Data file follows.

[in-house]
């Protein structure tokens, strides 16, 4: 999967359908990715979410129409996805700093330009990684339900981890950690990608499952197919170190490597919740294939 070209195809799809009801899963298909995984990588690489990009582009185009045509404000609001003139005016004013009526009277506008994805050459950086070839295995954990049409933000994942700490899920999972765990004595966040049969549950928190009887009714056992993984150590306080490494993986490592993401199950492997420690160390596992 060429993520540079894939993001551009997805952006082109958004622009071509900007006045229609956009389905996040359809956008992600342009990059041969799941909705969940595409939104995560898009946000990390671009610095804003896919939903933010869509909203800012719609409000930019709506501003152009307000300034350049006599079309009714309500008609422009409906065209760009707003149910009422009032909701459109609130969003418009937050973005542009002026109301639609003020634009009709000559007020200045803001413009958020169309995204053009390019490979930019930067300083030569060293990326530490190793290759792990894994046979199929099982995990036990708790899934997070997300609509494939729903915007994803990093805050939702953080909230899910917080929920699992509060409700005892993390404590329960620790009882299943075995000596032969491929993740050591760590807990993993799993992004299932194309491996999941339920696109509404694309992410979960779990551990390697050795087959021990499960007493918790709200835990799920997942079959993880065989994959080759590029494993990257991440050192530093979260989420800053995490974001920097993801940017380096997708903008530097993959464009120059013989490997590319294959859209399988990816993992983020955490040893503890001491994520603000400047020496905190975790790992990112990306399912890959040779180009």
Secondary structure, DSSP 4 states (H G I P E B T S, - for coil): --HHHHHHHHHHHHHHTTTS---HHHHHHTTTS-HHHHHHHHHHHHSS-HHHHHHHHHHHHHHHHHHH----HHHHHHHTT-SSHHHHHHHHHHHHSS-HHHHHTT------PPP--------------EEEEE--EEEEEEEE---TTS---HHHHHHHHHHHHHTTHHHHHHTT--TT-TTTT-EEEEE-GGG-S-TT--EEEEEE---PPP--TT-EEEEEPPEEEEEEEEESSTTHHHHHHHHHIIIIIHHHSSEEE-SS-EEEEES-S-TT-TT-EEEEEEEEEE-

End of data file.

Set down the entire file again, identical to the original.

[in-house]
């Protein structure tokens, strides 16, 4: 999967359908990715979410129409996805700093330009990684339900981890950690990608499952197919170190490597919740294939 070209195809799809009801899963298909995984990588690489990009582009185009045509404000609001003139005016004013009526009277506008994805050459950086070839295995954990049409933000994942700490899920999972765990004595966040049969549950928190009887009714056992993984150590306080490494993986490592993401199950492997420690160390596992 060429993520540079894939993001551009997805952006082109958004622009071509900007006045229609956009389905996040359809956008992600342009990059041969799941909705969940595409939104995560898009946000990390671009610095804003896919939903933010869509909203800012719609409000930019709506501003152009307000300034350049006599079309009714309500008609422009409906065209760009707003149910009422009032909701459109609130969003418009937050973005542009002026109301639609003020634009009709000559007020200045803001413009958020169309995204053009390019490979930019930067300083030569060293990326530490190793290759792990894994046979199929099982995990036990708790899934997070997300609509494939729903915007994803990093805050939702953080909230899910917080929920699992509060409700005892993390404590329960620790009882299943075995000596032969491929993740050591760590807990993993799993992004299932194309491996999941339920696109509404694309992410979960779990551990390697050795087959021990499960007493918790709200835990799920997942079959993880065989994959080759590029494993990257991440050192530093979260989420800053995490974001920097993801940017380096997708903008530097993959464009120059013989490997590319294959859209399988990816993992983020955490040893503890001491994520603000400047020496905190975790790992990112990306399912890959040779180009």
Secondary structure, DSSP 4 states (H G I P E B T S, - for coil): --HHHHHHHHHHHHHHTTTS---HHHHHHTTTS-HHHHHHHHHHHHSS-HHHHHHHHHHHHHHHHHHH----HHHHHHHTT-SSHHHHHHHHHHHHSS-HHHHHTT------PPP--------------EEEEE--EEEEEEEE---TTS---HHHHHHHHHHHHHTTHHHHHHTT--TT-TTTT-EEEEE-GGG-S-TT--EEEEEE---PPP--TT-EEEEEPPEEEEEEEEESSTTHHHHHHHHHIIIIIHHHSSEEE-SS-EEEEES-S-TT-TT-EEEEEEEEEE-